The Holy Spirit “enlightens” us.  When Jesus was about to leave the disciples, He told them:

“I have much more to say to you, more than you can now bear. But when he, the Spirit of truth, comes, he will guide you into all the truth. He will not speak on his own; he will speak only what he hears, and he will tell you what is yet to come.” John 16:12-12

It is the Spirit that opens the Scripture to us and allows us to understand God’s Word.  The Word itself is described as light is this passage:

Your word is a lamp for my feet, a light on my path ” Psalm 119:105

When we read God’s Word and the Spirit enlightens us, we will be guided into a way of living that is righteous and helpful to us and to others.

Finally God “lightens” our load.

‘Then Jesus said, “Come to me, all of you who are weary and carry heavy burdens, and I will give you rest.”  Matthew 11:28

When we rely upon God, when we trust Him to do what is best for us, it lifts our spirits and gives us hope.  We feel lighter because our sins are forgiven.  We know that whatever difficulties we face, they will not last forever (This Darkness Will Not Last).  In the end, we will bask in the light of His countenance and experience His light forever.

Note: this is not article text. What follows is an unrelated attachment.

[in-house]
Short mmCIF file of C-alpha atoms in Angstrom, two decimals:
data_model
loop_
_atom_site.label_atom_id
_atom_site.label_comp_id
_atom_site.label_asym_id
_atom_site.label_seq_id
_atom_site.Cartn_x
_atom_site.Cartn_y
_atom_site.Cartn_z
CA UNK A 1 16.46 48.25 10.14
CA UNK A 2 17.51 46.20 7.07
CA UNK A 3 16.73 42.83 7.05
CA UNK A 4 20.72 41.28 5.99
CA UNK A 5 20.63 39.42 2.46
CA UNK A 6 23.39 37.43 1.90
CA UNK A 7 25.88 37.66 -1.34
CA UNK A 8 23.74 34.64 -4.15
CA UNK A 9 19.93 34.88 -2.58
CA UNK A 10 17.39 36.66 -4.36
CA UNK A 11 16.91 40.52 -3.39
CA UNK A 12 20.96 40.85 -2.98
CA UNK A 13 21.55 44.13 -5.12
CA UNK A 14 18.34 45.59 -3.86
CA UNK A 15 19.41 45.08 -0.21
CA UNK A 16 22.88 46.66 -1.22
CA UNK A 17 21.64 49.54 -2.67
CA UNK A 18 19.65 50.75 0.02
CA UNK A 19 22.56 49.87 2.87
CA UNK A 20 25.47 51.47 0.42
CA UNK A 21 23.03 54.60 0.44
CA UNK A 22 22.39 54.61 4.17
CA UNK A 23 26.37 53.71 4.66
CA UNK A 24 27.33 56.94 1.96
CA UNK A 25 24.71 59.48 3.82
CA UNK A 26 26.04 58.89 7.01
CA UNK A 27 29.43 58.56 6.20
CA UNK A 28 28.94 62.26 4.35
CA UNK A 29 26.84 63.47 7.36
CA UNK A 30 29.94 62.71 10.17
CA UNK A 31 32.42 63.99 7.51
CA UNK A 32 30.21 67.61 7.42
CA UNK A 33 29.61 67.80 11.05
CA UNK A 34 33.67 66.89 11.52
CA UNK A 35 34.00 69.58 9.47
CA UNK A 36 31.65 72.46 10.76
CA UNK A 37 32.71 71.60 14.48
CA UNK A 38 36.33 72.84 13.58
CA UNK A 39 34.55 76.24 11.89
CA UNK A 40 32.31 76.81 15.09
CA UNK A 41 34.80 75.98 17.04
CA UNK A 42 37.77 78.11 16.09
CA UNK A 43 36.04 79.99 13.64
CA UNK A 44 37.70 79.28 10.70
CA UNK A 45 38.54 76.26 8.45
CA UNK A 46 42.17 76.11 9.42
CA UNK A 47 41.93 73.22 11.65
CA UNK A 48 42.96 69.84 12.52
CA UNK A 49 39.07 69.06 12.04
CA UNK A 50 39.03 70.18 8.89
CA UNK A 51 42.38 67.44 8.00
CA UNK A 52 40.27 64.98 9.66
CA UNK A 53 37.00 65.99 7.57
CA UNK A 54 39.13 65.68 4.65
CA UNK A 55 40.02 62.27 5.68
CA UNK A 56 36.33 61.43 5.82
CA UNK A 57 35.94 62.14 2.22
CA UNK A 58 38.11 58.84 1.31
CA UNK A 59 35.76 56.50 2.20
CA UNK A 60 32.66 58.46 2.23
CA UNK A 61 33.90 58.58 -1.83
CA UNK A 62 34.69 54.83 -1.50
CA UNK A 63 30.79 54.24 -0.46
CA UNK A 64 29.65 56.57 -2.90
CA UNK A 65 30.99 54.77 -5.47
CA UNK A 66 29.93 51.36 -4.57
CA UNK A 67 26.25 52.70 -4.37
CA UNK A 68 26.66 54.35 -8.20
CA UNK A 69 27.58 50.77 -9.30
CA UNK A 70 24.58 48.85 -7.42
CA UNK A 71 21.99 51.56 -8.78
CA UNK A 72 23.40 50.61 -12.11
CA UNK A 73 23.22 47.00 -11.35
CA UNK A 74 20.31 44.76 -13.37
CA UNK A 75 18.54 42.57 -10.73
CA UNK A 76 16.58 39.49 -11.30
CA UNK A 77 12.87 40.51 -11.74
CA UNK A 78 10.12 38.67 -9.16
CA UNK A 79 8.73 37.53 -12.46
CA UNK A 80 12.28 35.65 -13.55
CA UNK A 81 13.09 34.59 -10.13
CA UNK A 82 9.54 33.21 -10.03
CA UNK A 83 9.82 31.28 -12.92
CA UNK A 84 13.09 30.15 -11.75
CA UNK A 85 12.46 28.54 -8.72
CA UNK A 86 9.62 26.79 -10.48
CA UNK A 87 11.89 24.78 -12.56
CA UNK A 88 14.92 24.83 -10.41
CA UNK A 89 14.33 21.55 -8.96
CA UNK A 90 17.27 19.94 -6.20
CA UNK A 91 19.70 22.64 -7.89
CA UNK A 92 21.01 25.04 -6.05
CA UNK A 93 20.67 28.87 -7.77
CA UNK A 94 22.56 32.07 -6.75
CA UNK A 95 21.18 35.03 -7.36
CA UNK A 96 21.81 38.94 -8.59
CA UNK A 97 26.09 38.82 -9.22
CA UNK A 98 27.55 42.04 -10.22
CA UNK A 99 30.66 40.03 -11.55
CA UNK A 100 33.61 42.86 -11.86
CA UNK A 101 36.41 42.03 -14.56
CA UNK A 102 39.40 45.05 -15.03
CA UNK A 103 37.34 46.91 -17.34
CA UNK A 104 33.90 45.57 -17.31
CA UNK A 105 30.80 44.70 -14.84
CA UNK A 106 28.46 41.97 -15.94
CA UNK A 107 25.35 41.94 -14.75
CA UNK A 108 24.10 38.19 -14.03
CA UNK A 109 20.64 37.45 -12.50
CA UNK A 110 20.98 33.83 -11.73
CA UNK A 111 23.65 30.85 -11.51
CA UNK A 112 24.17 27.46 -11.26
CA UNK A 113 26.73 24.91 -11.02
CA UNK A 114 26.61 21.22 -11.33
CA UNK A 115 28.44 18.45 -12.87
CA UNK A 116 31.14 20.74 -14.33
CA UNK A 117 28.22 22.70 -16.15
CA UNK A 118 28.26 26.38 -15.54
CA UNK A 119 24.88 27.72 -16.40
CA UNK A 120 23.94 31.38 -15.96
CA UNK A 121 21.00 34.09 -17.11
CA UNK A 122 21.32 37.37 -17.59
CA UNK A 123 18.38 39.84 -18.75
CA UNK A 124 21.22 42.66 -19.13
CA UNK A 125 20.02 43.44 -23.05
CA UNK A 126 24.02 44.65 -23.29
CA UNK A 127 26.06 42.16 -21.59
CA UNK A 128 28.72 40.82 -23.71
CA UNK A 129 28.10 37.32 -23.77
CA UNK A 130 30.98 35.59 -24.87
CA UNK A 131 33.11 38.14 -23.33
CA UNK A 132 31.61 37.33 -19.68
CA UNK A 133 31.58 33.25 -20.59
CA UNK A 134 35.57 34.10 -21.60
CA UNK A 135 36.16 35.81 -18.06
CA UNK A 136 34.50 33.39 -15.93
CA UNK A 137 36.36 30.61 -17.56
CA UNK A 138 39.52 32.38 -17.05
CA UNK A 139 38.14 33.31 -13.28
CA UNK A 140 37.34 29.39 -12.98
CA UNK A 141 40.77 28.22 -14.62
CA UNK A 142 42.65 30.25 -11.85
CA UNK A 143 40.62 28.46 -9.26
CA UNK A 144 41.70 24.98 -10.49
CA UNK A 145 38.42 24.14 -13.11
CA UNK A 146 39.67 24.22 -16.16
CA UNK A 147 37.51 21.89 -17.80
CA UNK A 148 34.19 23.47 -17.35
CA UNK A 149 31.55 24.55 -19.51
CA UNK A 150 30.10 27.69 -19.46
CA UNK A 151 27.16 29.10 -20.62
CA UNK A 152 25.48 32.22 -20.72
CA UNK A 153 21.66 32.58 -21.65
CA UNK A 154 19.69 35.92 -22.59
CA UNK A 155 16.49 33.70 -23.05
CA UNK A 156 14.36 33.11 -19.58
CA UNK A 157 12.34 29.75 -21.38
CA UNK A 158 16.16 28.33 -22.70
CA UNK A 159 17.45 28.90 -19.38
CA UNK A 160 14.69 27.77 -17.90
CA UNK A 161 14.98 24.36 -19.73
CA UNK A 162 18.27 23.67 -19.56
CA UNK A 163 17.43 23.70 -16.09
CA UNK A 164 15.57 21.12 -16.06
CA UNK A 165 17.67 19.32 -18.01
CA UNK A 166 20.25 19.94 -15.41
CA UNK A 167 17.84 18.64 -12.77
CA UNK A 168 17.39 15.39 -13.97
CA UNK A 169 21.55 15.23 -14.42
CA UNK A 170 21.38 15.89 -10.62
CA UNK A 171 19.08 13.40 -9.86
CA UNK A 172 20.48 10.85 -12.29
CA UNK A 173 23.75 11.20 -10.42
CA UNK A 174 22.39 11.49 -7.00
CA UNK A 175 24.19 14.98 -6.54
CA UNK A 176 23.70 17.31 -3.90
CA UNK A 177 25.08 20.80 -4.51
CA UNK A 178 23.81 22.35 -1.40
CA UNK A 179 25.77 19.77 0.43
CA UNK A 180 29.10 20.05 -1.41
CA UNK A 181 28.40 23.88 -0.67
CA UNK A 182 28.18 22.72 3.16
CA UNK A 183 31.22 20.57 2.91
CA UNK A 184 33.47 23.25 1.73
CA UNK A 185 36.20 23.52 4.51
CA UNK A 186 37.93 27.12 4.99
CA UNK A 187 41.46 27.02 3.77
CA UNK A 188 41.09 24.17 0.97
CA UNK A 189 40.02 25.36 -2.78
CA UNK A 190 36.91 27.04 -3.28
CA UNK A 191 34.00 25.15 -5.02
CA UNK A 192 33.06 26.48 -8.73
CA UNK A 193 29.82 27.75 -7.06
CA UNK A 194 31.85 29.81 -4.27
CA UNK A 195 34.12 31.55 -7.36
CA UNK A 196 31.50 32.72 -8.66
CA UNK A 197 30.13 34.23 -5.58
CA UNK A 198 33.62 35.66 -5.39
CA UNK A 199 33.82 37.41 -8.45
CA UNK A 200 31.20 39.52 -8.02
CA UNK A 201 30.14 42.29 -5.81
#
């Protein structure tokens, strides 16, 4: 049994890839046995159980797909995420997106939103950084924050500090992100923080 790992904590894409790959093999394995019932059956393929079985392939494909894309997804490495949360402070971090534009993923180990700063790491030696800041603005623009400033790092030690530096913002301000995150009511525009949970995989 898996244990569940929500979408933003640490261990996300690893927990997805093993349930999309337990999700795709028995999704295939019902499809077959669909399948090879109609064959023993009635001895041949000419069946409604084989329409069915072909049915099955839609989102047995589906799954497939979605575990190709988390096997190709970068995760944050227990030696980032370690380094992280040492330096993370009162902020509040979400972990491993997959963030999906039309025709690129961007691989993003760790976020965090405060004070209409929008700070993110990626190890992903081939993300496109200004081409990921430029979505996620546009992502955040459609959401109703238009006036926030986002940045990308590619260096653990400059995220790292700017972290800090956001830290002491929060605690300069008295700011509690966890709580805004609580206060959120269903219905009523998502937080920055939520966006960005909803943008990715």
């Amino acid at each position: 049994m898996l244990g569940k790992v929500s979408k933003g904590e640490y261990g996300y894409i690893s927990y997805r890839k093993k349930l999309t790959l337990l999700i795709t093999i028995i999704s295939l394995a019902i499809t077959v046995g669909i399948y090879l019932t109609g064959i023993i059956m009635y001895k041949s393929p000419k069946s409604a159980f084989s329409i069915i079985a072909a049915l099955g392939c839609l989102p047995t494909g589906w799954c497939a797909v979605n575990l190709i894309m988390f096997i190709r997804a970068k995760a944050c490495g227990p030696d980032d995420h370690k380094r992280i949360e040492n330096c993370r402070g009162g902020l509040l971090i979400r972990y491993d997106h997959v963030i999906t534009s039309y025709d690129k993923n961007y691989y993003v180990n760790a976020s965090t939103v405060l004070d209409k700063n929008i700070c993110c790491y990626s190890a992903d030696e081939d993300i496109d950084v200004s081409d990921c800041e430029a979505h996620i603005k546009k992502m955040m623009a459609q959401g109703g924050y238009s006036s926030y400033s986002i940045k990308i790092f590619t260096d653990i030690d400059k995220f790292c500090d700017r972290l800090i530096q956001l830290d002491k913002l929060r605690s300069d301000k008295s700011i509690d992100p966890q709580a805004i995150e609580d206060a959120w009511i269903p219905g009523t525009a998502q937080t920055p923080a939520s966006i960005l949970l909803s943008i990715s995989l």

Call Upon the Lord

Reading through the Psalms for the last post, brought the Christian song, “I Will Call Upon the Lord” to mind. It was written by Michael O’Shields,  a young minister travelling in Oklahoma and Texas during the 1970s. He wrote this song as he was struggling to make ends meet, and times were especially tough.  No doubt he had questions about how he could continue in his ministry.  He was calling upon the Lord to supply very basic, tangible needs.  Even if you are calling upon the Lord, or questioning the Lord about something entirely different, I imagine that you can still relate to this modern rendition of Psalm 18.

For another song based on one of the Psalms follow this link:

A Favorite Psalm

 

Who Can Satisfy Me?

A verse from my devotional reading this morning reminded me of this hymn, which reminds us of where true satisfaction is found.  It was written by Omer Westendorf, one of the earliest lyricists for Roman Catholic liturgical music in English, and contains many beautiful biblical images.  It is often used during communion.

“Let them give thanks to the Lord for his unfailing love and his wonderful deeds for men,  for he satisfies the thirsty and fills the hungry with good things.”  Psalm 107:8-9

 

 

Growing Older

“The righteous will flourish like a palm tree, they will grow like a cedar of Lebanon; planted in the house of the Lord, they will flourish